Senator AMY KLOBUCHAR (Democrat, Minnesota): They may be laughing all the way to the bank right now, but if AIG can't or won't fix this problem, these people will soon be crying all the way to the tax office.

WELNA: Republicans had little to say about what's being called the bonus baby tax. But because those bonuses are mostly for AIG employees in London, it's not clear how much they'd be affected by such a tax. And because the US government now owns 79 percent of AIG, it would, in effect, be largely taxing itself. The chairman of the House Financial Services Committee, Democrat Barney Frank, said the huge share of AIG owned by the U.S. is the key for recovering those bonus payments.

Representative BARNEY FRANK (Democrat, Massachusetts; Chairman, House Financial Services Committee): You begin by asserting your rights of ownership. And I do think asserting our rights of ownership strengthens the legal case. I think we should be suing to get those bonuses back, not as the government that gave money to this private entity, but as the owner, saying, you know what? You got bonuses that you didn't deserve, and we want them back on the merits.

WELNA: Frank said he expected the AIG bonus fight would eventually have to be settled in court. But Iowa's Charles Grassley, who's the top Republican on the Senate Finance Committee, insisted there's another way to reign in such bonuses. He told an Iowa radio station Monday that AIG executives ought to follow the example of disgraced Japanese executives and resign or commit suicide. Grassley later insisted he'd been speaking rhetorically.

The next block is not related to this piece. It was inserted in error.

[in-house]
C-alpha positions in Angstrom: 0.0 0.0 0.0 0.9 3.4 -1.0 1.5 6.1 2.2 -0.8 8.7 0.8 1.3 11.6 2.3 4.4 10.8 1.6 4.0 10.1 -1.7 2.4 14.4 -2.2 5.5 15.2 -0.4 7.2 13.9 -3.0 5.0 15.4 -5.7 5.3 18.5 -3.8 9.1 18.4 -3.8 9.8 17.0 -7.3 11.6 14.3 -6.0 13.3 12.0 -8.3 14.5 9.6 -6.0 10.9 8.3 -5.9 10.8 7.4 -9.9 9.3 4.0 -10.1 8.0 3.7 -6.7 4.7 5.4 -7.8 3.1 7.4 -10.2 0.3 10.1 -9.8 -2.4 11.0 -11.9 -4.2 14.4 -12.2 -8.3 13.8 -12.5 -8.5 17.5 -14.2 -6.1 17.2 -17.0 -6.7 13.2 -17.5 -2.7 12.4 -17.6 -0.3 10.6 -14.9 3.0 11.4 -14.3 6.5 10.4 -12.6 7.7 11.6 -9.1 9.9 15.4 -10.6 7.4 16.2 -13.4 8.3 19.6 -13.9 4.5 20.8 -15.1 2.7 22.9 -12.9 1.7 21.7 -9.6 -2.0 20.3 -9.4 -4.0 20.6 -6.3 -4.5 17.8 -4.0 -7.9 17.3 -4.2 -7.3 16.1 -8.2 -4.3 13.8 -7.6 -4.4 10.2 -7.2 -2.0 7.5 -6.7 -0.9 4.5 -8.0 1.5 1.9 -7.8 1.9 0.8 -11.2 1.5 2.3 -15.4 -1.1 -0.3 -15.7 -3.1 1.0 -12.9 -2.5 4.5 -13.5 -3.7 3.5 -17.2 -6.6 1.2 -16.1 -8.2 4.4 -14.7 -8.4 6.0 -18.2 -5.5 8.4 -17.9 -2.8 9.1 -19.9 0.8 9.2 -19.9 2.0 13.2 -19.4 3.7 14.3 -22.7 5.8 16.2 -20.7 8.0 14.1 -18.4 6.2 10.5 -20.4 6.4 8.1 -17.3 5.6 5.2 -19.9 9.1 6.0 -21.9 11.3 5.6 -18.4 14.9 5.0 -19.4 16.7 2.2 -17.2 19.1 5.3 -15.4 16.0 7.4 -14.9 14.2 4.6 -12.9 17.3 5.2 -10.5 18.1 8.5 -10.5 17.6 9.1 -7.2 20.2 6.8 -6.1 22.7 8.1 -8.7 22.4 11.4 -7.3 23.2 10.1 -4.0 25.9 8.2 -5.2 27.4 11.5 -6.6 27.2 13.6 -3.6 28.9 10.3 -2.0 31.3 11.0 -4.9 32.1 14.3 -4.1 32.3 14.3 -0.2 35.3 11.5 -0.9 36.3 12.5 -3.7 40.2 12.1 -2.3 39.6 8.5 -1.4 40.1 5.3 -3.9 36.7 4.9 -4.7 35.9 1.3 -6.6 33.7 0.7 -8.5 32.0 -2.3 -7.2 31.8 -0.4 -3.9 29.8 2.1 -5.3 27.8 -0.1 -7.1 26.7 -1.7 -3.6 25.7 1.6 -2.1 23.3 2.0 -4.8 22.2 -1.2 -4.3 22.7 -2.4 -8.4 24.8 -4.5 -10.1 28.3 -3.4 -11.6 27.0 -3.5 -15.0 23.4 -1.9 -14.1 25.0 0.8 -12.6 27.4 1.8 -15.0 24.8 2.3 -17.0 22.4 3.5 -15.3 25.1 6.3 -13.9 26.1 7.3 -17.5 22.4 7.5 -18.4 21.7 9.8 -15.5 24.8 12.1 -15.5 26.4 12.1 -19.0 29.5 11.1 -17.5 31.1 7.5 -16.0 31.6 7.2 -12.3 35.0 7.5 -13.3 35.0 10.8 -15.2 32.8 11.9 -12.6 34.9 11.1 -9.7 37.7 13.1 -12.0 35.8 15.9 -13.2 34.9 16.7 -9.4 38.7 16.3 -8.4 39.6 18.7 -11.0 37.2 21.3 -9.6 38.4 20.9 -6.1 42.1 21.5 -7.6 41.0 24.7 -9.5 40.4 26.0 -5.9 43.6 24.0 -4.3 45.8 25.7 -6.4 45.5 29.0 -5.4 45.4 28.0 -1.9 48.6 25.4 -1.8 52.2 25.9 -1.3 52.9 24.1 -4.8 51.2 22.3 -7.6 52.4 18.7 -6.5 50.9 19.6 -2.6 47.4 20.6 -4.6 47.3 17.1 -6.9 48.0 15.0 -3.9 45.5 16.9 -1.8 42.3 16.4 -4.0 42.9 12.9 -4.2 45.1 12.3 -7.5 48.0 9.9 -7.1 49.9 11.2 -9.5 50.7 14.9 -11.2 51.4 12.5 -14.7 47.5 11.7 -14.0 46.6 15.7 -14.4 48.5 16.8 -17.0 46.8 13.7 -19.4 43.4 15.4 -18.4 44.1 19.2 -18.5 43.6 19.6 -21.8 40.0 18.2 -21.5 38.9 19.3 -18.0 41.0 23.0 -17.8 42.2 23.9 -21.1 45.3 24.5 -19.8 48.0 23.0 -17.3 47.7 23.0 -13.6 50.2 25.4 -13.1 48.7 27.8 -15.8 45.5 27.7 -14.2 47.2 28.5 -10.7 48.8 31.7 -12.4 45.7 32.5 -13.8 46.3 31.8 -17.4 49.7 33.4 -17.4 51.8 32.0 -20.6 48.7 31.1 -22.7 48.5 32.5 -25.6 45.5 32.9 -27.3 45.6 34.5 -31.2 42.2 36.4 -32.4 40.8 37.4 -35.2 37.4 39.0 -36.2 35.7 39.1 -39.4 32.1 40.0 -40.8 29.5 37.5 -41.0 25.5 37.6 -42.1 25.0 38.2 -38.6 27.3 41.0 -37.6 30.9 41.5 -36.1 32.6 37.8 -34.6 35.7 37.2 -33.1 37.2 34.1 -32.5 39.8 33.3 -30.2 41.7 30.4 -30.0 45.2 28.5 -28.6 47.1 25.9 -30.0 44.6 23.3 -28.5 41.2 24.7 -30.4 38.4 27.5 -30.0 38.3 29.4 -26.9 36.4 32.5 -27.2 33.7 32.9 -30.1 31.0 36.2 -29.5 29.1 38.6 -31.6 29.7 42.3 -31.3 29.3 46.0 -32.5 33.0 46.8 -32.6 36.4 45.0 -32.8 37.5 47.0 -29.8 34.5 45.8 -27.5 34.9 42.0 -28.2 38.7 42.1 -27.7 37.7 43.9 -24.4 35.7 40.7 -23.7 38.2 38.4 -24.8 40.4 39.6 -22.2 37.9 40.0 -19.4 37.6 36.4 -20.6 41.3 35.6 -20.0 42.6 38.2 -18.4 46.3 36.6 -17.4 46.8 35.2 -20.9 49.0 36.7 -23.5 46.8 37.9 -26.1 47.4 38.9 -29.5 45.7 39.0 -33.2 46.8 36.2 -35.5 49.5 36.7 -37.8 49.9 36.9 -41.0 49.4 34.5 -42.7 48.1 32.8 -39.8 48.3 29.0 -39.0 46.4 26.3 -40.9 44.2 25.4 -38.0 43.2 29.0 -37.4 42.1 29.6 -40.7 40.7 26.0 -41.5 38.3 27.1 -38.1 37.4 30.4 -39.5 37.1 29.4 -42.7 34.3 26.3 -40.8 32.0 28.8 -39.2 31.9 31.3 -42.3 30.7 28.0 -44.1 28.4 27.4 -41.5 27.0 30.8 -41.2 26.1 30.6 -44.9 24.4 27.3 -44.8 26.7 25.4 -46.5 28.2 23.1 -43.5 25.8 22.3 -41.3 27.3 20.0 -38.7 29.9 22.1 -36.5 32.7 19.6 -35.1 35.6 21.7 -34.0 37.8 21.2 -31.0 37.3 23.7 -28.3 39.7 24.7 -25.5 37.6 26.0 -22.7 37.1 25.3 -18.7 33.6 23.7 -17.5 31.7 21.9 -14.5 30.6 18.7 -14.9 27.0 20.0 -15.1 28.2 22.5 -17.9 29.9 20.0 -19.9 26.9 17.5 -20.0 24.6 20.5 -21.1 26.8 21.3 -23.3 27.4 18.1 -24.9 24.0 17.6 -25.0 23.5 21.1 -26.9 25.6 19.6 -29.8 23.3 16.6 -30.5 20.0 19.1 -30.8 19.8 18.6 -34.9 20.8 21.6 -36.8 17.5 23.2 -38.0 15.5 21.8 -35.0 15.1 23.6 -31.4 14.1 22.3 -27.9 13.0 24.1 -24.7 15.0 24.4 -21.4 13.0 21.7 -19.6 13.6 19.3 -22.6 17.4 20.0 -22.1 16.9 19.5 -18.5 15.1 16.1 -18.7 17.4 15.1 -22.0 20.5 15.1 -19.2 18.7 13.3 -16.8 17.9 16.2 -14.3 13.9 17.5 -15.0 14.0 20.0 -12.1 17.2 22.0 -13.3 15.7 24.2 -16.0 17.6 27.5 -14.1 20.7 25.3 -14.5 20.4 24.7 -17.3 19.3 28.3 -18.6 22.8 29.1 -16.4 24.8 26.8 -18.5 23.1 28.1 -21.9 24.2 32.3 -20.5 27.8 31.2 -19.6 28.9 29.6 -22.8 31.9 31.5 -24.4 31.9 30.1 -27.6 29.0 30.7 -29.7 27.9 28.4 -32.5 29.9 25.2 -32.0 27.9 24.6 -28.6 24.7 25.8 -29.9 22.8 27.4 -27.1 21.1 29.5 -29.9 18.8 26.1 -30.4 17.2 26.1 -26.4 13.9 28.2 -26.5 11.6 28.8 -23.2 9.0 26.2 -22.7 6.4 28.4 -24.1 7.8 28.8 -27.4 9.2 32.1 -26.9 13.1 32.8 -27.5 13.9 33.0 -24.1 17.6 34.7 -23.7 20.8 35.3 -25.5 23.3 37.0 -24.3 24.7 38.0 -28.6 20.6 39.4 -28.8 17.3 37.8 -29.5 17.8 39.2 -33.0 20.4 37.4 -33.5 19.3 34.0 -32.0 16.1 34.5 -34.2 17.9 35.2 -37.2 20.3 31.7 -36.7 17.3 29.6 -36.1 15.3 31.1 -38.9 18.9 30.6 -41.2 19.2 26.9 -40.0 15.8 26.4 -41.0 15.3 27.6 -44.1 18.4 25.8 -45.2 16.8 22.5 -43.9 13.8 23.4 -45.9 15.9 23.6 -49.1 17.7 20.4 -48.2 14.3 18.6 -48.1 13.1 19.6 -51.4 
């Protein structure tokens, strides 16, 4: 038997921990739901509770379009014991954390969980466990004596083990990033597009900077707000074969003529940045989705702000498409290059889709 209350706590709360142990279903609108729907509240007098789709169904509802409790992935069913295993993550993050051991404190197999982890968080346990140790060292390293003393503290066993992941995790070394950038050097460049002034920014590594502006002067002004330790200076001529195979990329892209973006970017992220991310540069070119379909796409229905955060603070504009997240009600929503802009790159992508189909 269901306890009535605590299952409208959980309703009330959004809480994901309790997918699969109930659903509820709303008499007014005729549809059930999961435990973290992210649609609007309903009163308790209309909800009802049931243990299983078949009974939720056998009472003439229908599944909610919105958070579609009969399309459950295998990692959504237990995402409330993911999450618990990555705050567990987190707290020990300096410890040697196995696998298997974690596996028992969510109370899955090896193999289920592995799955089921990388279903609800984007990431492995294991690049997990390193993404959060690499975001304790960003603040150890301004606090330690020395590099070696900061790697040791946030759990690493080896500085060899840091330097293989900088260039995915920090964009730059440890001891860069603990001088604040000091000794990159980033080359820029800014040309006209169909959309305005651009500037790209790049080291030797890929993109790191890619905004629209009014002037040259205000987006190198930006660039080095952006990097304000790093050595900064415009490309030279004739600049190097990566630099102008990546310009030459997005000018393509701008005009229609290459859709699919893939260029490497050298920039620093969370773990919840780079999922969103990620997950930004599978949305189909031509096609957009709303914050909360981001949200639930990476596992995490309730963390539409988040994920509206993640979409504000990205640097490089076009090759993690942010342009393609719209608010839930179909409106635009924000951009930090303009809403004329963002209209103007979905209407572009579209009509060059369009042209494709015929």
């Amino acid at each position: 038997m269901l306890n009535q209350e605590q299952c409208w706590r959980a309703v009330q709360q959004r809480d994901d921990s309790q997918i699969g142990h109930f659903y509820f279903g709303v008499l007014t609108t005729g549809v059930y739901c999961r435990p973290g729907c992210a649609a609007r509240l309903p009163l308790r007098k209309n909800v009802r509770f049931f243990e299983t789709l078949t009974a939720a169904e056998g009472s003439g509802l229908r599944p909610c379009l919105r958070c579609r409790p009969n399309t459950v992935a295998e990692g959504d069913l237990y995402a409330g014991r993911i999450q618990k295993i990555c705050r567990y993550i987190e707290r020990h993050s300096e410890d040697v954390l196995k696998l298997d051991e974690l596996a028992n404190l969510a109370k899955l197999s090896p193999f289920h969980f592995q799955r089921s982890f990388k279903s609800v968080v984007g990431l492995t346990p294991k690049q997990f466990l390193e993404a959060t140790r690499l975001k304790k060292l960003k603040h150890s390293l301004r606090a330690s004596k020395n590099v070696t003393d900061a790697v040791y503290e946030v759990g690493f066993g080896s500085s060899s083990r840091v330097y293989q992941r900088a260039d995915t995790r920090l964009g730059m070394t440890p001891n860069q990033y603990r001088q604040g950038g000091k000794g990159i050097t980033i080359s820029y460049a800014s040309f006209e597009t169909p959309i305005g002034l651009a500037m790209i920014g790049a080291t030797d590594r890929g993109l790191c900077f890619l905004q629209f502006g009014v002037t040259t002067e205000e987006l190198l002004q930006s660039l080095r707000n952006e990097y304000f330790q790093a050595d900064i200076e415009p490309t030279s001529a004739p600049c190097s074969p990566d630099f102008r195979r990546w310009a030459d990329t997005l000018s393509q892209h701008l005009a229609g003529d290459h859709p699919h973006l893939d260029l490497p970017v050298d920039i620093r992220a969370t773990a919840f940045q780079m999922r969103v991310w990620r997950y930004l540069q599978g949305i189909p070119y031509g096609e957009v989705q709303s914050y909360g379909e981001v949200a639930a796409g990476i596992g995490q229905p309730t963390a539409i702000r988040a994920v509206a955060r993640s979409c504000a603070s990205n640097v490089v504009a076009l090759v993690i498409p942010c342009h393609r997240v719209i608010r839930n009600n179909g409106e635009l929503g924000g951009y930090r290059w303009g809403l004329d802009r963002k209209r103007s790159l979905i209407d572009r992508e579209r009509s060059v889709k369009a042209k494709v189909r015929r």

Senator CHARLES GRASSLEY (Republican, Iowa): And why it got attention yesterday, I don't know. But I do know this, that corporate America needs an ethic like they have in Japan where corporate executives take responsibility for what they're doing and apologize to the people of Japan. We don't have that in this country, and we ought to have it.

WELNA: Grassley indicated he, too, may support a heavy tax on AIG's bonuses. But he also said Congress must respect what he called the constitutional right to contract.

David Welna, NPR News, the Capitol.

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Democrats Seek To Douse Furor Over AIG Bonuses

Congressional Democrats sought Tuesday to douse taxpayer outrage by promising to get a refund of some or all of the bonuses paid to executives of insurance giant American International Group, which has received $170 billion in bailout funds.

Proposals from both the House and Senate to recover at least some of the $165 million came a day after President Obama expressed outrage over the matter. On Tuesday, the president directed Treasury Secretary Timothy Geithner to see if there was a way to reverse the AIG bonuses.

New York Attorney General Andrew Cuomo said Tuesday that AIG paid $1 million or more in bonuses to 73 employees, including 11 who no longer work for the company.

In the Senate, Finance Committee Chairman Max Baucus (D-MT) suggested imposing an excise tax on the AIG bonuses.

"What is the highest excise tax we can impose that will stand up in court?" Baucus asked. "Let's find out what it is."

His remarks came as House Democrats tried to outdo one another on similar proposals.

Michigan Democrat Gary Peters introduced a bill that would slap a 60 percent surtax on bonuses that exceed $10,000 at any company "which the U.S. government has a 79 percent or greater equity stake in. ... Currently, AIG is the only company that meets this threshold," according to a statement.